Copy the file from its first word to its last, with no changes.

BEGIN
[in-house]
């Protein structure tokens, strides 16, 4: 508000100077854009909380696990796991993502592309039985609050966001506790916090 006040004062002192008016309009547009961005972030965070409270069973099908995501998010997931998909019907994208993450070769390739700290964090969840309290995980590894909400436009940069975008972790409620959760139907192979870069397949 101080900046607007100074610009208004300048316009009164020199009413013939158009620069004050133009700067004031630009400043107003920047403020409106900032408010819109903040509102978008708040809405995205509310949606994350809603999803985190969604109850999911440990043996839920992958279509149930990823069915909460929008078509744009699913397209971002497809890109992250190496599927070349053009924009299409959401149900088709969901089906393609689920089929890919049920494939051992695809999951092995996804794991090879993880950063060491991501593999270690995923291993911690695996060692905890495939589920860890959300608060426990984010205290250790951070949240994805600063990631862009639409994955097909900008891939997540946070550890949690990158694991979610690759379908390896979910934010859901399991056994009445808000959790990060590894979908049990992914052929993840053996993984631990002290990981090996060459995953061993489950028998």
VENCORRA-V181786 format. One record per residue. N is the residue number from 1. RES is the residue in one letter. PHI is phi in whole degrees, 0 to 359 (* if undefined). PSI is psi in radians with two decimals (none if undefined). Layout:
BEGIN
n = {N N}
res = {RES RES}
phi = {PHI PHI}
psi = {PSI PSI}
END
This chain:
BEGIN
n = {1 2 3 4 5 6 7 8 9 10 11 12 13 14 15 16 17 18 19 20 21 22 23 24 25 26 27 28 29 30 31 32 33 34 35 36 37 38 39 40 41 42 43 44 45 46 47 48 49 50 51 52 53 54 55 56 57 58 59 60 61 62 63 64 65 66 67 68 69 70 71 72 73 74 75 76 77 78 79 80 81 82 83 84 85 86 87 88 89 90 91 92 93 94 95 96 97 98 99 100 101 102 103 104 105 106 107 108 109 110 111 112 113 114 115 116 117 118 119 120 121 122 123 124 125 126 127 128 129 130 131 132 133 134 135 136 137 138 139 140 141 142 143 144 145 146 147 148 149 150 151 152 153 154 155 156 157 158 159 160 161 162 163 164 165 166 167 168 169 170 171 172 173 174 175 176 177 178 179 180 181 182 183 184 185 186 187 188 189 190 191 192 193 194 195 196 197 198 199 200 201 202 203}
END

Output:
[in-house]
């Protein structure tokens, strides 16, 4: 508000100077854009909380696990796991993502592309039985609050966001506790916090 006040004062002192008016309009547009961005972030965070409270069973099908995501998010997931998909019907994208993450070769390739700290964090969840309290995980590894909400436009940069975008972790409620959760139907192979870069397949 101080900046607007100074610009208004300048316009009164020199009413013939158009620069004050133009700067004031630009400043107003920047403020409106900032408010819109903040509102978008708040809405995205509310949606994350809603999803985190969604109850999911440990043996839920992958279509149930990823069915909460929008078509744009699913397209971002497809890109992250190496599927070349053009924009299409959401149900088709969901089906393609689920089929890919049920494939051992695809999951092995996804794991090879993880950063060491991501593999270690995923291993911690695996060692905890495939589920860890959300608060426990984010205290250790951070949240994805600063990631862009639409994955097909900008891939997540946070550890949690990158694991979610690759379908390896979910934010859901399991056994009445808000959790990060590894979908049990992914052929993840053996993984631990002290990981090996060459995953061993489950028998």
VENCORRA-V181786 format. One record per residue. N is the residue number from 1. RES is the residue in one letter. PHI is phi in whole degrees, 0 to 359 (* if undefined). PSI is psi in radians with two decimals (none if undefined). Layout:
BEGIN
n = {N N}
res = {RES RES}
phi = {PHI PHI}
psi = {PSI PSI}
END
This chain:
BEGIN
n = {1 2 3 4 5 6 7 8 9 10 11 12 13 14 15 16 17 18 19 20 21 22 23 24 25 26 27 28 29 30 31 32 33 34 35 36 37 38 39 40 41 42 43 44 45 46 47 48 49 50 51 52 53 54 55 56 57 58 59 60 61 62 63 64 65 66 67 68 69 70 71 72 73 74 75 76 77 78 79 80 81 82 83 84 85 86 87 88 89 90 91 92 93 94 95 96 97 98 99 100 101 102 103 104 105 106 107 108 109 110 111 112 113 114 115 116 117 118 119 120 121 122 123 124 125 126 127 128 129 130 131 132 133 134 135 136 137 138 139 140 141 142 143 144 145 146 147 148 149 150 151 152 153 154 155 156 157 158 159 160 161 162 163 164 165 166 167 168 169 170 171 172 173 174 175 176 177 178 179 180 181 182 183 184 185 186 187 188 189 190 191 192 193 194 195 196 197 198 199 200 201 202 203}